Mailinglist Archive: opensuse-buildservice (250 mails)

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Re: [opensuse-buildservice] [PATCH] osc: add -c flag to check package out to current diretory
  • From: Peter Poeml <poeml@xxxxxxx>
  • Date: Wed, 22 Apr 2009 16:35:21 +0200
  • Message-id: <20090422143521.GA16299@xxxxxxx>
Hi Jeff, Greg, Brandon,
hi list,

On Wed, Apr 22, 2009 at 09:49:15AM -0400, Jeff Mahoney wrote:
Greg Freemyer wrote:
On Wed, Apr 22, 2009 at 8:44 AM, Peter Pöml <poeml@xxxxxxx> wrote:
Am 16.04.2009 um 19:48 schrieb Brandon Philips:
Since git is distributed I could have made my patch commit to a private
repo and you could have pushed my change into the "mainline" repo
without giving me commit rights to the mainline repo. It would have
saved the longish process of getting me commit rights.
This is the part that I don't understand. How can an arbitrary person (in
this case, that would be you) push a change into the "mainline" repository?
You would need to be authorized to do that, no? I can't imagine that a git
repository would be set up in a way that anonymous users would have write
permissions; it would sound dangerous for practical reasons, but I don't
know much about git.



I think Brandon slightly mis-worded it. Git is a pull based system,
not a push based system.

Hi Greg -

He misworded it here, but Git is both a push and a pull system. We use
the push functionality to manage our kernel repository.

So he could have maintained a local git repository and created his
patch, tested it etc. Then sent you a pull request. You would have
the responsibility of deciding if it was safe to pull or not. That
should take less time than deciding if Brandon should have full commit
rights to the source repository.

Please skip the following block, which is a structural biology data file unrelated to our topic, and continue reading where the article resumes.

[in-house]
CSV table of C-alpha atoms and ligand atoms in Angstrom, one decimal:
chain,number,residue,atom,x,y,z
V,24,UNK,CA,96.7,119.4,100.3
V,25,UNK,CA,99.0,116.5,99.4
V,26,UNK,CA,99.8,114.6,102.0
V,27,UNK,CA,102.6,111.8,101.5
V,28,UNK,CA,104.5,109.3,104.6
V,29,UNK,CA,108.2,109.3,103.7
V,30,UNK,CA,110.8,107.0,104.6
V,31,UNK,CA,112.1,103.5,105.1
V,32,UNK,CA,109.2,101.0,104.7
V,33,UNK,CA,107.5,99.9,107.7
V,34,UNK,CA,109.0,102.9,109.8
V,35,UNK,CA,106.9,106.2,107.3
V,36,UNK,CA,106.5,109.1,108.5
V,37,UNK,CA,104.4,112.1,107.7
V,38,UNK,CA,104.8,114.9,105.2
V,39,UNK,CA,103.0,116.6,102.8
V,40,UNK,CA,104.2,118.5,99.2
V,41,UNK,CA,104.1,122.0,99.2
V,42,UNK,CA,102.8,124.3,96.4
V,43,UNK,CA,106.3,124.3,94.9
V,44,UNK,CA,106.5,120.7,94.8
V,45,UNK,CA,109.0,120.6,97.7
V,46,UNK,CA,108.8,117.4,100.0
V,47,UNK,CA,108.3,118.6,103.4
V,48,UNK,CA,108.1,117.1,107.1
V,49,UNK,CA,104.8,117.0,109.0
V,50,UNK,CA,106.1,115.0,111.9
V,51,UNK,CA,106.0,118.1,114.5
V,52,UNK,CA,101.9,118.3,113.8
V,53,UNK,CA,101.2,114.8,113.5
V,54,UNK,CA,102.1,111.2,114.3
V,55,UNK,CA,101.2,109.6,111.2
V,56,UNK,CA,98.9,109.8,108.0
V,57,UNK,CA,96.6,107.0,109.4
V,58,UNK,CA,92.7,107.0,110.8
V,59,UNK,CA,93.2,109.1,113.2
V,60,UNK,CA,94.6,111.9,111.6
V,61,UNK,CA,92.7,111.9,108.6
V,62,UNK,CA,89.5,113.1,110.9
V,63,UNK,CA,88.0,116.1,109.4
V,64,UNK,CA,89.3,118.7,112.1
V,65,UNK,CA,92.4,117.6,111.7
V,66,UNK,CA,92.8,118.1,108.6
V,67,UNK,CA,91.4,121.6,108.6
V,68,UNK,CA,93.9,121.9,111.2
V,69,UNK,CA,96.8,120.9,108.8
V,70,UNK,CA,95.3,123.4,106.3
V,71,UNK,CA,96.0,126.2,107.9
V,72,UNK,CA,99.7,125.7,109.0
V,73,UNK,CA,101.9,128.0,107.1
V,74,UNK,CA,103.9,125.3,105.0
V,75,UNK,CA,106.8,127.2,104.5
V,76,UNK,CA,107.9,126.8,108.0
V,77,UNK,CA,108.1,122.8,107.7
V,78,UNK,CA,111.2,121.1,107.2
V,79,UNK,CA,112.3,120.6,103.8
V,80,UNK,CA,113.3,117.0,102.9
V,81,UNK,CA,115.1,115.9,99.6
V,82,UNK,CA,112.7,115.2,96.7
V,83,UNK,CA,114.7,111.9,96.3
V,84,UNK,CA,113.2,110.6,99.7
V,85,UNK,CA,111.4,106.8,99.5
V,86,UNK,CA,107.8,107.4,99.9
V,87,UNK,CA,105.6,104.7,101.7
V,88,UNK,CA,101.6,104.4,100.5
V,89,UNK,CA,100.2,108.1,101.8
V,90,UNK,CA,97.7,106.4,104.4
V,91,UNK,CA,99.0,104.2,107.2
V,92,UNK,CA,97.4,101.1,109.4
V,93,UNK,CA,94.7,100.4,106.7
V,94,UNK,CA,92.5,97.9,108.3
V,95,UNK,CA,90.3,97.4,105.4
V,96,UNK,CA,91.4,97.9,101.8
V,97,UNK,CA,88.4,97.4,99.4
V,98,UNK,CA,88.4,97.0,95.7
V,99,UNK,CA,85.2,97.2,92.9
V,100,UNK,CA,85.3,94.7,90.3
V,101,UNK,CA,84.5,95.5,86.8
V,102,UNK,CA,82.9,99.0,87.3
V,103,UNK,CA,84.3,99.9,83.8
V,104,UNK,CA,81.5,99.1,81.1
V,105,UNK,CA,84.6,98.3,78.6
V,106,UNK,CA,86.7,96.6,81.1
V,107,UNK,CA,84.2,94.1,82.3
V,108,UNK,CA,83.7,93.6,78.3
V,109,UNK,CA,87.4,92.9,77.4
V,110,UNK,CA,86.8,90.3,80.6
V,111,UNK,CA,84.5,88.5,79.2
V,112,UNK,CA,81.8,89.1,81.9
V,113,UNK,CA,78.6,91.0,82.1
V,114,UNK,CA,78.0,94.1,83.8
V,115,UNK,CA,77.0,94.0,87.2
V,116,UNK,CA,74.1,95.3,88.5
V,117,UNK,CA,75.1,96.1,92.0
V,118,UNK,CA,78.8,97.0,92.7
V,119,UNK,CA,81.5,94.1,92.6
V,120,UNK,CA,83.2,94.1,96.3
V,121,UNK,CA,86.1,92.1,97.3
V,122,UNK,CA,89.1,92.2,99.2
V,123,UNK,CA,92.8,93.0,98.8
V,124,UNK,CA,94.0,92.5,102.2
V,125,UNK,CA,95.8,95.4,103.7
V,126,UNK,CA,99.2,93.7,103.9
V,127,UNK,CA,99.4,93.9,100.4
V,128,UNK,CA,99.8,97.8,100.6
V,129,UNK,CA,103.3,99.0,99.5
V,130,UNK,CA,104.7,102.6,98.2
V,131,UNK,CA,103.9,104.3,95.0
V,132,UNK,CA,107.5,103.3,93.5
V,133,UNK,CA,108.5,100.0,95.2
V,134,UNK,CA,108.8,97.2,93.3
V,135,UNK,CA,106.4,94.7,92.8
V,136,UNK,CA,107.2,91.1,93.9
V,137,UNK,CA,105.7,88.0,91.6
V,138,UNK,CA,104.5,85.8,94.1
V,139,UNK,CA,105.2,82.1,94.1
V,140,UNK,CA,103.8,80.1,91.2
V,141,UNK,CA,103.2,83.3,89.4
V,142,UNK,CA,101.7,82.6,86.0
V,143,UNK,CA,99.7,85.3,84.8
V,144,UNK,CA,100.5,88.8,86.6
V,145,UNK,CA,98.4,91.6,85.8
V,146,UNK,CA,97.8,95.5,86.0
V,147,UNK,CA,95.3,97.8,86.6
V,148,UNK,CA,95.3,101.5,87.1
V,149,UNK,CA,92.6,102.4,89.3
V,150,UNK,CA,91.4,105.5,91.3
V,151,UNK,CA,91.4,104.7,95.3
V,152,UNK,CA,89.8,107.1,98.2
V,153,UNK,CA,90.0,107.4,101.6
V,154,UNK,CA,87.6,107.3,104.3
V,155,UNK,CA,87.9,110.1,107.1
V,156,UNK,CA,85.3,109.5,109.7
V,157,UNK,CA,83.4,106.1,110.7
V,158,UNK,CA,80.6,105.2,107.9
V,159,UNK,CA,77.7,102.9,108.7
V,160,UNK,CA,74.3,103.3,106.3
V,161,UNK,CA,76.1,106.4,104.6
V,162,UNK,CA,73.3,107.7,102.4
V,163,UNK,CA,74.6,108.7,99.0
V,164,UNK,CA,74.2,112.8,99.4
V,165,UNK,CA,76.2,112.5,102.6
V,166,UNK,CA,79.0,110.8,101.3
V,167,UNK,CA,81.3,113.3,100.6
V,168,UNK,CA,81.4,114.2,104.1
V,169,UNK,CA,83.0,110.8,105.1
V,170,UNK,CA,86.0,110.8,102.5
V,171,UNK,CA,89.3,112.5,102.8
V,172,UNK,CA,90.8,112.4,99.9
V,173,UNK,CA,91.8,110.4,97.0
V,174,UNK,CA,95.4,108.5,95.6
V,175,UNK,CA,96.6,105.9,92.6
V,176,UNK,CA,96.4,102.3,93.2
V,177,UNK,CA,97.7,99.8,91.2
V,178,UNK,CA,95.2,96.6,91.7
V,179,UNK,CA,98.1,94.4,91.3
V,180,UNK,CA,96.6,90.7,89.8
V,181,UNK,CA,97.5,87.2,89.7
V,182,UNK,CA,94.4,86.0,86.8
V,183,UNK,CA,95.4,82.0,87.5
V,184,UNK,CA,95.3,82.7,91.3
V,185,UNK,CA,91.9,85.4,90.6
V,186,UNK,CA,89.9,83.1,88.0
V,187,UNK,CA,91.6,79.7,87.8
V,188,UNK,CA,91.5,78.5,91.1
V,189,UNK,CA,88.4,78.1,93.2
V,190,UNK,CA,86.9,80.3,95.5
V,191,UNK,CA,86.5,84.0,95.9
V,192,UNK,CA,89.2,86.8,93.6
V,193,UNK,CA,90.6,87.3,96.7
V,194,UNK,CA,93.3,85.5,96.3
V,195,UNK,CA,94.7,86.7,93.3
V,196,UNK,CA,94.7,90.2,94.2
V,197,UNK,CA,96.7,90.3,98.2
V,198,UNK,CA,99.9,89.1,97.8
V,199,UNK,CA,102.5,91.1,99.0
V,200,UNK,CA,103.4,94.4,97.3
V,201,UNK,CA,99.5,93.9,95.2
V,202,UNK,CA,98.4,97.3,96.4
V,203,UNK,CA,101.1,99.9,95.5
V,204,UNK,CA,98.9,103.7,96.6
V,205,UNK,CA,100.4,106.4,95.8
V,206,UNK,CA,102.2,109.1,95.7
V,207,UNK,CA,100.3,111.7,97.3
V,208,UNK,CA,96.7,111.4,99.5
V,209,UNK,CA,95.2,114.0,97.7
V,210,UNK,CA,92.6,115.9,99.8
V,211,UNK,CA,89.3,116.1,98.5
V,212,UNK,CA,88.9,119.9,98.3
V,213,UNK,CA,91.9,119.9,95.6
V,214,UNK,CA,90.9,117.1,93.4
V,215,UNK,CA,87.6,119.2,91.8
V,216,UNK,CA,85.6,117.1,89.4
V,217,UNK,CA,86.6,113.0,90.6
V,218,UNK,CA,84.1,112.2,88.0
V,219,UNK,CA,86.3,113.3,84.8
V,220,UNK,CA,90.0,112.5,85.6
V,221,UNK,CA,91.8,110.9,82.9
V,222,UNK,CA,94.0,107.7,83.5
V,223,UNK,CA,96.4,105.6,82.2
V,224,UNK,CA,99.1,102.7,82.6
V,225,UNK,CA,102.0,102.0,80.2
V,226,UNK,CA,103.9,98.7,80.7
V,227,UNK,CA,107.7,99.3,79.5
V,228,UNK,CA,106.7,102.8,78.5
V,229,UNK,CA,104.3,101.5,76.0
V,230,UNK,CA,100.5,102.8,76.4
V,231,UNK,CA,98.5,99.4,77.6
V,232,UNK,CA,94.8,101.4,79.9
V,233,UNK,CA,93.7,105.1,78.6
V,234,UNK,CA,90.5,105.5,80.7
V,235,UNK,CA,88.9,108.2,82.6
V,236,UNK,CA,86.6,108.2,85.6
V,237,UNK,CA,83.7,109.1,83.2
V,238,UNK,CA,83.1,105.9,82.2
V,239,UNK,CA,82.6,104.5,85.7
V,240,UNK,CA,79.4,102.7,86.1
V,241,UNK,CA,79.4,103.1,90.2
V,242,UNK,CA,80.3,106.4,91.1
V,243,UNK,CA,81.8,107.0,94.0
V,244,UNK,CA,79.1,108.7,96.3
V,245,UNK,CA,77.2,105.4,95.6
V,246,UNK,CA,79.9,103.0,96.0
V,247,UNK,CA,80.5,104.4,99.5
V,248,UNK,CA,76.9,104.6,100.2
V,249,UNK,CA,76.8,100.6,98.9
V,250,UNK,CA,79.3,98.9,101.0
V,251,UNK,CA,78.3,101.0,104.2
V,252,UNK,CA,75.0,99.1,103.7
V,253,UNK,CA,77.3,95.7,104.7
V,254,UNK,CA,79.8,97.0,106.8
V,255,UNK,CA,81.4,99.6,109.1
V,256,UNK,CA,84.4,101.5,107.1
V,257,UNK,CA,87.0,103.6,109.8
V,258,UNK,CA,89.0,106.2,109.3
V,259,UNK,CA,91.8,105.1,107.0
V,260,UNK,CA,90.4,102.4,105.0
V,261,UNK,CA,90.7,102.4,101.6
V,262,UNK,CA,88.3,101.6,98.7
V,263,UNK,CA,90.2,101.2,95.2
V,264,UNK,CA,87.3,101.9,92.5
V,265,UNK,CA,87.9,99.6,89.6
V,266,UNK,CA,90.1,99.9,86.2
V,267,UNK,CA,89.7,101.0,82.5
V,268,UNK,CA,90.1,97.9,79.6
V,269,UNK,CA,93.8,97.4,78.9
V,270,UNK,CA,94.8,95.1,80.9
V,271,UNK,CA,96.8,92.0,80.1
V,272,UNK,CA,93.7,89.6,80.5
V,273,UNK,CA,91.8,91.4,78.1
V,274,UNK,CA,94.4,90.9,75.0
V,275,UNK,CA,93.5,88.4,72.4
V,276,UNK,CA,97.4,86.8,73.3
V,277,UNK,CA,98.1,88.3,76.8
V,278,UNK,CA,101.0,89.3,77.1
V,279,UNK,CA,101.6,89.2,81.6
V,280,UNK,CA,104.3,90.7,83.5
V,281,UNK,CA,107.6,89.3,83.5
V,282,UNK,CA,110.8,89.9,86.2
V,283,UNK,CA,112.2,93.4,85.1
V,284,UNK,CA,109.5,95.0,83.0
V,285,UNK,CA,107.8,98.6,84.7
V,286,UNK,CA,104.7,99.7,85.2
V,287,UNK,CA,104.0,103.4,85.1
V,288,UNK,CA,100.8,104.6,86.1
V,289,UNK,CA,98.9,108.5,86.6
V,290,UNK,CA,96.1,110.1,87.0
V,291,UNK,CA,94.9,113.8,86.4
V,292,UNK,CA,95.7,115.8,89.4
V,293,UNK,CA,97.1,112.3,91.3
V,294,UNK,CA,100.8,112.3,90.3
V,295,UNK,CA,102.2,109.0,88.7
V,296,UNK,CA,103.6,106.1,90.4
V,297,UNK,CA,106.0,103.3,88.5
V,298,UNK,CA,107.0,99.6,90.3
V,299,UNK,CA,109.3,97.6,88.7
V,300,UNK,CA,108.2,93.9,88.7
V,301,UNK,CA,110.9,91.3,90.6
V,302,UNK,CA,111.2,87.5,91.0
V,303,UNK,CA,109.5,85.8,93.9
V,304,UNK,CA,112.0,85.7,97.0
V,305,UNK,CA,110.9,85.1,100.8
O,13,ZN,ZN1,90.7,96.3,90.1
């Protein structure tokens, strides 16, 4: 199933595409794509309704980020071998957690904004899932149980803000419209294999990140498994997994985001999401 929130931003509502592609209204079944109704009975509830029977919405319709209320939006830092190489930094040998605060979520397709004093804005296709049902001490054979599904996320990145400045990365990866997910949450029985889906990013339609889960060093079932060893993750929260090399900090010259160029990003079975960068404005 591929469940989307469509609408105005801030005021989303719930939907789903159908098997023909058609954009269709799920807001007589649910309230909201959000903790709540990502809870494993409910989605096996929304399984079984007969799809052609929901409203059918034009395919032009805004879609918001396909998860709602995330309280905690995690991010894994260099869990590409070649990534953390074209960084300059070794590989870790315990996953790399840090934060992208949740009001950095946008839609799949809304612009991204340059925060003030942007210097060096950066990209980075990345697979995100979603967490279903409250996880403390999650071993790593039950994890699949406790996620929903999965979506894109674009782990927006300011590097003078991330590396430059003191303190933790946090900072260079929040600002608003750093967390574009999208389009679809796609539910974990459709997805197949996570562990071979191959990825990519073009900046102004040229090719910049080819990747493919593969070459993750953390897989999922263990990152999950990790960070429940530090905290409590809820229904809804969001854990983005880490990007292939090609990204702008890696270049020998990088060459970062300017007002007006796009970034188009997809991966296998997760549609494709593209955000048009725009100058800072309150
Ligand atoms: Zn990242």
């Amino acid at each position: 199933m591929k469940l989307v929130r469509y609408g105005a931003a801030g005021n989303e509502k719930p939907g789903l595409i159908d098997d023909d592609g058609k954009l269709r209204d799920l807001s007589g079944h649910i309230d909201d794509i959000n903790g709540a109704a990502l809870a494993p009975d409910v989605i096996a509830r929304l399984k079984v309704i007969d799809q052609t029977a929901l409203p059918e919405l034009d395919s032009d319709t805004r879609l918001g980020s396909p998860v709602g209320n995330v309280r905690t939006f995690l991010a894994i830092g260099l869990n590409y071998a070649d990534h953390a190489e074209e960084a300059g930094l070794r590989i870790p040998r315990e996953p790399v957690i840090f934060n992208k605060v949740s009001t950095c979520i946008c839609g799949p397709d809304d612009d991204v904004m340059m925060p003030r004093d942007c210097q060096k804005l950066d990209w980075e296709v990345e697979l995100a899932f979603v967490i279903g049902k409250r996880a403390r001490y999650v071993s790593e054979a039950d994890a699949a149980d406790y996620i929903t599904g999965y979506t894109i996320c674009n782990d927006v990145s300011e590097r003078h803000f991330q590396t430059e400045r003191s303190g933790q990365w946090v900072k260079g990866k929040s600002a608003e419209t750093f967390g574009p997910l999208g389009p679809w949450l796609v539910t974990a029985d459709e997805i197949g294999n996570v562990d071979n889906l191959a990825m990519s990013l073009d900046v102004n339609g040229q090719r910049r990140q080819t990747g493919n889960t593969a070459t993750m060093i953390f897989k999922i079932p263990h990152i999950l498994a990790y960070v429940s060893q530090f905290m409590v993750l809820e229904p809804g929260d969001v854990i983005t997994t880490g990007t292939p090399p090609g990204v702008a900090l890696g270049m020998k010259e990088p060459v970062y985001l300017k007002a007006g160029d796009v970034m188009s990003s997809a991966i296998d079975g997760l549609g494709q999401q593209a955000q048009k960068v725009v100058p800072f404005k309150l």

It's also a step up in the trust relationships git allows you to foster.
You can accept patches, accept pull requests, and ultimately allow
direct push access if there is an agreed-upon "master" repository.

Yes, that's what I had in mind. Although it's nice to be able to provide
a change (patch) in a convenient way (convenient at least for people who
are trained in git), that ultimately doesn't make a change go into
mainline by itself. There needs to be someone who "takes" it. That's the
same kind of barrier like giving someone commit access. Giving commit
access is a bigger (single) step but it fits our development well. We
don't need several levels of trust (or lots of branches).

The fact that it took long to give Brandon write access ("direct push
access") was not due to the used SCM, and it was not at all hindered by
a complicated decision process in the way. In fact, it was all decided
in a split second, however the act of granting the access was something
that only one person could do (bottleneck) which didn't happen (for
unrelated reasons). Giving direct push access to a git repository will
always also require somebody to do "something", which can constitute
just the same kind of bottleneck.

The fact that git patches can be "pulled" is nice and neat, but we don't
need that, if direct access is to be granted anyway (which is the
development model which we use so far). Somebody else could of course
have applied Bandons patch since long (or would have pulled it when we'd
use git), but the problem was not that we don't have ways to get a
change applied to mainline, the problem was to give direct access.

Hence my initial statement (and I do maintain that viewpoint), that it
doesn't help to switch to another SCM, when it comes to give someone a
way to directly change mainline.

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